The ancient Egyptian language first used a hieroglyphic form of writing that underwent several stages of development in the course of the centuries. From hieroglyphics evolved an Egyptian cursive handwriting known as hieratic and from hieratic, a simplified script called demotic, in which was recorded the form of the Egyptian language also called demotic. Egyptian hieroglyphics and the styles of writing derived from them are associated with pagan civilization. Their extinction followed the victory of Christianity over the pagan religions.
Some scholars regard Coptic (see Copts ) as a fifth period of ancient Egyptian, although others classify it as a different language descended from the ancient tongue. If Coptic, which is written in a modified version of the Greek alphabet, is considered a continuation of the Egyptian language, a written record of the latter may be said to cover an unbroken span of at least 40 centuries, the longest such record known for a language.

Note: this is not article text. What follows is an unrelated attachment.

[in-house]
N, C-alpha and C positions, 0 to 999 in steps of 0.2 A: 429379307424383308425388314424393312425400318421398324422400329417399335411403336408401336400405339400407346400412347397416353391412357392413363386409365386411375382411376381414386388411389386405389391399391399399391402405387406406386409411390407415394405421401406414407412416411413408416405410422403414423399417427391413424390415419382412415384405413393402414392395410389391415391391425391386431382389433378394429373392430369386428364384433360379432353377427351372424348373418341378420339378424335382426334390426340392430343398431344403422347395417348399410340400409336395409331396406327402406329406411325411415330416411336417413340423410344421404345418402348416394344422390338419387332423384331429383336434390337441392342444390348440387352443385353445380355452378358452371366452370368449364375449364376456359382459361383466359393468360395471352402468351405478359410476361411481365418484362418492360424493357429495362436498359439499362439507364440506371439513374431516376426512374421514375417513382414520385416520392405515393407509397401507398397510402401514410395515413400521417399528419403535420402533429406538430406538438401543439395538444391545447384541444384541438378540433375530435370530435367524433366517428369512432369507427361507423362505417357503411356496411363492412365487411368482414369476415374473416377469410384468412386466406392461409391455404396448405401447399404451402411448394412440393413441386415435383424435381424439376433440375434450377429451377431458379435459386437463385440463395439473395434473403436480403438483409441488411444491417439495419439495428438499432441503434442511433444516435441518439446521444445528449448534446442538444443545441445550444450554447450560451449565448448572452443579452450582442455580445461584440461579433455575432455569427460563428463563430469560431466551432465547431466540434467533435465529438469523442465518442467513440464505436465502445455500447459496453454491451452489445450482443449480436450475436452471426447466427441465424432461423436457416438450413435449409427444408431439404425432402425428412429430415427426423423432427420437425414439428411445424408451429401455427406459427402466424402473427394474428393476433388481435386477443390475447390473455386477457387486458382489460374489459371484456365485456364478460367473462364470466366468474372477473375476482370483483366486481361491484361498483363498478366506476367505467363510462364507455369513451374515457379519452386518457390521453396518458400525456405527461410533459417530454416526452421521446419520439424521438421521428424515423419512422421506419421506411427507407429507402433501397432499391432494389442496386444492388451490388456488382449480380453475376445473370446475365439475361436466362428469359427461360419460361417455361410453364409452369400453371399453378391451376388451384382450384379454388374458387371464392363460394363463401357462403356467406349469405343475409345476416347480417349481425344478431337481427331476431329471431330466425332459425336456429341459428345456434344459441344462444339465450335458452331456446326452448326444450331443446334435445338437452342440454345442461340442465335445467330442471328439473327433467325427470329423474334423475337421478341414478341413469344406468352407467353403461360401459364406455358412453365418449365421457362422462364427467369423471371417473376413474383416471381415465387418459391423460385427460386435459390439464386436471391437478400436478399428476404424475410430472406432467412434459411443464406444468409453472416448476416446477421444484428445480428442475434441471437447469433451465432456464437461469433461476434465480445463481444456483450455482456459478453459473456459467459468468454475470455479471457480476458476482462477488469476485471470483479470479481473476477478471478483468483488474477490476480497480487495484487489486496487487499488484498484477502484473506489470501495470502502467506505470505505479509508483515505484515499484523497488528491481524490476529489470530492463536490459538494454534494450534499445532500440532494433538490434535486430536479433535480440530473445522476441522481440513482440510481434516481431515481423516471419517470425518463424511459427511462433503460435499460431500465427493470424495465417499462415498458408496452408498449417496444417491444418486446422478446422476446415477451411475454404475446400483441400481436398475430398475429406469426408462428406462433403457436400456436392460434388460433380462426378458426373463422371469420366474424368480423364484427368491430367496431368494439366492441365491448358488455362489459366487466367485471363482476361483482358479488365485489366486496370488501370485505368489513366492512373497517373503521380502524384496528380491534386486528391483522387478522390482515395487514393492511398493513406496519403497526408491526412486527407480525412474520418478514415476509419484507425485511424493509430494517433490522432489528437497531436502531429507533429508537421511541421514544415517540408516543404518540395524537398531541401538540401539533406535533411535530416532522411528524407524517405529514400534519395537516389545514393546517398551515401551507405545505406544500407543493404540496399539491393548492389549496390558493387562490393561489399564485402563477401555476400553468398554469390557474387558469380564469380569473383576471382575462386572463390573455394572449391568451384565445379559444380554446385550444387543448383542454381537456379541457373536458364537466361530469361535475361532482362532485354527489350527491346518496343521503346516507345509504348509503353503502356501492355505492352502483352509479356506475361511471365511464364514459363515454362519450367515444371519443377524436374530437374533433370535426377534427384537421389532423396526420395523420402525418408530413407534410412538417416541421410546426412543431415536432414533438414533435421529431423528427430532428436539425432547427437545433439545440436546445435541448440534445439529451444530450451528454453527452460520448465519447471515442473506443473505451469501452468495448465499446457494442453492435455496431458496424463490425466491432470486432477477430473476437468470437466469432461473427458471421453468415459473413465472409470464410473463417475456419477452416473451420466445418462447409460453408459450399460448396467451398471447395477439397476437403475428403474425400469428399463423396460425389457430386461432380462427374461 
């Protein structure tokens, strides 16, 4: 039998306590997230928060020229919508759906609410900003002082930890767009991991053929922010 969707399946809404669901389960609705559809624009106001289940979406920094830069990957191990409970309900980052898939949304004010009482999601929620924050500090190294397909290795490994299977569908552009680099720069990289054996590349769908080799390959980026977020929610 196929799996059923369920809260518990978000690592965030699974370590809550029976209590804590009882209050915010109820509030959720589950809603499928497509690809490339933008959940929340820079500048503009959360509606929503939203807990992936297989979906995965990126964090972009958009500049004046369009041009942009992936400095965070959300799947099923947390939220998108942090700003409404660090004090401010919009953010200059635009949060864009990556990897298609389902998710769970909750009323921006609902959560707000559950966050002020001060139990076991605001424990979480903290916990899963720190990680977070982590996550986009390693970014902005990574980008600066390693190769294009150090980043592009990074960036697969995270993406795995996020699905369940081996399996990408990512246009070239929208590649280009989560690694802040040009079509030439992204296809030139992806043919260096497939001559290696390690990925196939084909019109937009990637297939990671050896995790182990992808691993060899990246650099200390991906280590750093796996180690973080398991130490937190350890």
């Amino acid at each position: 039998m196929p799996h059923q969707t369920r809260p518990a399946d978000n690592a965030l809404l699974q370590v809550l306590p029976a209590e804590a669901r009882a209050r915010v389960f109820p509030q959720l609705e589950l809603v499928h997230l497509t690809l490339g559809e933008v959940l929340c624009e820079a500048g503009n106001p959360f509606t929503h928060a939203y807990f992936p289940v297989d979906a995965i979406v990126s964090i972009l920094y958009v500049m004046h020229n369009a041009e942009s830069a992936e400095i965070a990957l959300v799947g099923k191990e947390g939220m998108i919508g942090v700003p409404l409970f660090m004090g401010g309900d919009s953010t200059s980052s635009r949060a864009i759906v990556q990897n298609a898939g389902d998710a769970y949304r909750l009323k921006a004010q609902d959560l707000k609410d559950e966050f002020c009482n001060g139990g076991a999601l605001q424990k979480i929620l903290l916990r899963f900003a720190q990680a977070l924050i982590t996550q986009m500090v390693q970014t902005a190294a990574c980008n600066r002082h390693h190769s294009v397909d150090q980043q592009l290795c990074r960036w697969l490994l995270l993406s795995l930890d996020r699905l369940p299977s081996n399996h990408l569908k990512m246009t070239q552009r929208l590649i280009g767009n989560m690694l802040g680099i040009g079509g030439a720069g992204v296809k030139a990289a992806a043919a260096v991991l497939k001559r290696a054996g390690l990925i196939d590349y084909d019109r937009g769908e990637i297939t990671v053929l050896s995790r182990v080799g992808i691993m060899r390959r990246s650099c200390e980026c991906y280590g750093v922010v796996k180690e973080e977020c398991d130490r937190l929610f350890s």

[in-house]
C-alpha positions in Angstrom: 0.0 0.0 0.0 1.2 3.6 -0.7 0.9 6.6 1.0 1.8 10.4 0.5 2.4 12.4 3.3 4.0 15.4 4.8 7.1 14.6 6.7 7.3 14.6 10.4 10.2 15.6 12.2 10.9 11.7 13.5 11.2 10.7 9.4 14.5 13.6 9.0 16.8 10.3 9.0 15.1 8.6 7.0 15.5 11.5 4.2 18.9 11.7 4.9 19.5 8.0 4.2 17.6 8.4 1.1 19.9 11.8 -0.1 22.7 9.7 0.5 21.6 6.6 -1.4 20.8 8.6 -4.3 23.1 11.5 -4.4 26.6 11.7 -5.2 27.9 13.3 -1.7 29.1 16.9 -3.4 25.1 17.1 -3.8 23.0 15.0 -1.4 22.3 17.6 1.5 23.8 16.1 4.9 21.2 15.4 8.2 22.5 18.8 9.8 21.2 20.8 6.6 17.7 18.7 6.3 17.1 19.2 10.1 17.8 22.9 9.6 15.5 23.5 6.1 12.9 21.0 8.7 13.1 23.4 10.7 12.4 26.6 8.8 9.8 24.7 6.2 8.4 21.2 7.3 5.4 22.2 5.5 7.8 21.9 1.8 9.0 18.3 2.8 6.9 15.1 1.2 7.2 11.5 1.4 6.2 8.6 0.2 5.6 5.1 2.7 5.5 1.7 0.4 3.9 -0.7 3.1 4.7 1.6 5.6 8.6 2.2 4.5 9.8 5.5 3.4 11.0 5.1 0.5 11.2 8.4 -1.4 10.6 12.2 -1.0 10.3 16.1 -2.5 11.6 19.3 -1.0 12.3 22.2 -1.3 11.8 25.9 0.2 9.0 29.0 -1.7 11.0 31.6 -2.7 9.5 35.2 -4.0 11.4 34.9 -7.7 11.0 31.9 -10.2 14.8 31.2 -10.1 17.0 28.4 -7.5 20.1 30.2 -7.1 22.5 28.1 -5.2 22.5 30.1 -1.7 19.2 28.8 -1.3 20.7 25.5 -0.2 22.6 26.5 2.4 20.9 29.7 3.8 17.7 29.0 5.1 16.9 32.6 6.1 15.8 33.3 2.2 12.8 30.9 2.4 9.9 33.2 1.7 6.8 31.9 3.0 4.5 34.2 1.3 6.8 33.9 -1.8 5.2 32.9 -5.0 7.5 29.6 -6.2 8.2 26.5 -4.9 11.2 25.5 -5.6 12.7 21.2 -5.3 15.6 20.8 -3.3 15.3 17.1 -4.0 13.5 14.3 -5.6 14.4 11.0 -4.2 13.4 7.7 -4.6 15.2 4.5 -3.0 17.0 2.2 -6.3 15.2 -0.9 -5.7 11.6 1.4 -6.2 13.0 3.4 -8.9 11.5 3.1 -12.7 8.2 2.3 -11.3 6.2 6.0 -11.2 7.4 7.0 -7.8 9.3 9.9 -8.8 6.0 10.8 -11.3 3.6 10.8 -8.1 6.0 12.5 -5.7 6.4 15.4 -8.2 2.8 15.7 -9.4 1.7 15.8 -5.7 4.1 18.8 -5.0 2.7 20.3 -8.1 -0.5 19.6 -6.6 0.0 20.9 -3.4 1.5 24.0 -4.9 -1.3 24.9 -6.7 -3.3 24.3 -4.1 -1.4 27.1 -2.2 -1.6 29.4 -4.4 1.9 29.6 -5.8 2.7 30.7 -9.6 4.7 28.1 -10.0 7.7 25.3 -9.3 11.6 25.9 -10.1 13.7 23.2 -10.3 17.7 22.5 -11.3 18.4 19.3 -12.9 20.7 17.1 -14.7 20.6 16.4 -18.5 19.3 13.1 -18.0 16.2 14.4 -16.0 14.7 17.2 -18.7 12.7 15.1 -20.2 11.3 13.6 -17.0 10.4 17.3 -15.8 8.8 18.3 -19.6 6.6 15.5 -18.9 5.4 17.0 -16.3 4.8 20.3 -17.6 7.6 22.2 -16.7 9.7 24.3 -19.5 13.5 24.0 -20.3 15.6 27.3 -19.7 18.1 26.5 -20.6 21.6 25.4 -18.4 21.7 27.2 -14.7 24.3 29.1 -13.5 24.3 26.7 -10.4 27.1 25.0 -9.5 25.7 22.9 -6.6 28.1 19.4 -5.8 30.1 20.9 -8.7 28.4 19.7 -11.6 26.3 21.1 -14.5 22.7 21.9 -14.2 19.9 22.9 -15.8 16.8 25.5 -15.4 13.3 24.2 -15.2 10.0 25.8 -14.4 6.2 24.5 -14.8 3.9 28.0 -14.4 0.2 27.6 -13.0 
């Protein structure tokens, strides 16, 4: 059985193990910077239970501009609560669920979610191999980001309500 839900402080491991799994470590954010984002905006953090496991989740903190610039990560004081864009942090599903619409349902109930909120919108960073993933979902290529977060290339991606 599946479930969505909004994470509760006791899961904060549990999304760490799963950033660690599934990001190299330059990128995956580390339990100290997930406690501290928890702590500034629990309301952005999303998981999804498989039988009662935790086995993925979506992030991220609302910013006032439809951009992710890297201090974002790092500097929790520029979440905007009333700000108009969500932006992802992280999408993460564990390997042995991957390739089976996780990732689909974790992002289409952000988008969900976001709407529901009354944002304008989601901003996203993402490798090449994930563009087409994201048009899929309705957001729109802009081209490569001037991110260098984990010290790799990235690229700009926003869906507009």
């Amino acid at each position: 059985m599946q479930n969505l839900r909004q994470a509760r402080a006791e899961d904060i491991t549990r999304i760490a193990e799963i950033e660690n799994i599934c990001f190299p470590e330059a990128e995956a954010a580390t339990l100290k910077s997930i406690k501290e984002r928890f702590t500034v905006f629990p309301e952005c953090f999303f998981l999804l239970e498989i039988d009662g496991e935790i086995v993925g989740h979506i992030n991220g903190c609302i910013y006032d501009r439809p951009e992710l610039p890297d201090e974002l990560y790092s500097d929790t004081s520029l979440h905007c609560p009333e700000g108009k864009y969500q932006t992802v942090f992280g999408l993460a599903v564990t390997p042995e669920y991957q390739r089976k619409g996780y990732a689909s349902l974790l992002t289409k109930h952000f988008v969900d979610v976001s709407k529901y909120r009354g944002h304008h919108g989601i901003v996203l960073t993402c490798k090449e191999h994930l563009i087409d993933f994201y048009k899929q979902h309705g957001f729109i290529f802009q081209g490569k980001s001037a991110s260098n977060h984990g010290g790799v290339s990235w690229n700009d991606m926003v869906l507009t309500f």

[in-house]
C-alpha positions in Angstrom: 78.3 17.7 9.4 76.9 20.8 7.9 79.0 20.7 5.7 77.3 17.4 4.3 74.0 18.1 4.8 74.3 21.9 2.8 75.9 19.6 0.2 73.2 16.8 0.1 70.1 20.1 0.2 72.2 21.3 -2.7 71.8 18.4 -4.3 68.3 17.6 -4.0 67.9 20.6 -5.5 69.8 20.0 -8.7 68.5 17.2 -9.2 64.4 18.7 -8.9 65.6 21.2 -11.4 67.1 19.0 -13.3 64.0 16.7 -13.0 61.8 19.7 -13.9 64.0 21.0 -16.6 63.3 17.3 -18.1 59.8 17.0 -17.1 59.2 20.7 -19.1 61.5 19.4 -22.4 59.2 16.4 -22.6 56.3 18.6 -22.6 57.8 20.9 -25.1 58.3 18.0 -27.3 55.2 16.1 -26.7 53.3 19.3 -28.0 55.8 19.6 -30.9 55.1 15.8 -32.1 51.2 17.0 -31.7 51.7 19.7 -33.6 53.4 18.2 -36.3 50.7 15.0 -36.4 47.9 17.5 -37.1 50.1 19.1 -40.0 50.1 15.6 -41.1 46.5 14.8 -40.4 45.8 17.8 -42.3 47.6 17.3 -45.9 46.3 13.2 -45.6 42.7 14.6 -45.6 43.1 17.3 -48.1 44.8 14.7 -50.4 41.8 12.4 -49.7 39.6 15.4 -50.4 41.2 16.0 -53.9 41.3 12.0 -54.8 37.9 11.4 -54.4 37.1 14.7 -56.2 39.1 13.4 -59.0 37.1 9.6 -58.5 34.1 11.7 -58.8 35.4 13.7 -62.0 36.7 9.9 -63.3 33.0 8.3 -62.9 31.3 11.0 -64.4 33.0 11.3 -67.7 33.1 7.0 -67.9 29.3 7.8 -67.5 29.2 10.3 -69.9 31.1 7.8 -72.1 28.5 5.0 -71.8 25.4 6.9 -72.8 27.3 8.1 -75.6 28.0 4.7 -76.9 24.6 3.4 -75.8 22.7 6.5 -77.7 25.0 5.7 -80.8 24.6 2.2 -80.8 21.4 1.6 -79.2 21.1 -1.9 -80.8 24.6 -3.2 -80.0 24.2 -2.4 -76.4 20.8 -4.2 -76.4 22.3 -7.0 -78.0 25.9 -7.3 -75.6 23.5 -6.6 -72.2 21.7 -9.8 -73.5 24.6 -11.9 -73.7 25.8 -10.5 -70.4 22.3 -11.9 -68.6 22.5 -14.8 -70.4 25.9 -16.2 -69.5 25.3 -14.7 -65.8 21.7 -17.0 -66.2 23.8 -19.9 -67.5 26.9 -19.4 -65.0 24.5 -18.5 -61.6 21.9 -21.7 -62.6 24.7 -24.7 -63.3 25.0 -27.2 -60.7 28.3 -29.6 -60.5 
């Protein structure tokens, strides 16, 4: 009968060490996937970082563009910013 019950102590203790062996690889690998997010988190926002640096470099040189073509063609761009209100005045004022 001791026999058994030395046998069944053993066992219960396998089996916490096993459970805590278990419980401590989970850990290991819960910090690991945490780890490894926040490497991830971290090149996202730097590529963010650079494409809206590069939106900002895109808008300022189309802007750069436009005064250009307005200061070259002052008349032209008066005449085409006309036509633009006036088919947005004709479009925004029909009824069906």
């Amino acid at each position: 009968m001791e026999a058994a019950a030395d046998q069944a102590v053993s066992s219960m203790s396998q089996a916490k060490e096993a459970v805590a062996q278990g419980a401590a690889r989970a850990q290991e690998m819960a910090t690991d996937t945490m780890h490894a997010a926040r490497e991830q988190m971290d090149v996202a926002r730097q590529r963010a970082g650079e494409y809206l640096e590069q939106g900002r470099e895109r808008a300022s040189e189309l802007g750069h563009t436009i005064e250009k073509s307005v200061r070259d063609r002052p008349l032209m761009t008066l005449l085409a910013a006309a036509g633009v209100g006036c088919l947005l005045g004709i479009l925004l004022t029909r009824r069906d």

See also Rosetta Stone under Rosetta .
See studies by A. Bakir (1983, 1984) A. H. Gardiner, Egyptian Grammar (3d ed. 1957) N. M. Davies, Picture Writing in Ancient Egypt (1958) E. W. Budge, Egyptian Language (8th ed. 1966).
The Columbia Electronic Encyclopedia, 6th ed. Copyright © 2012, Columbia University Press. All rights reserved.
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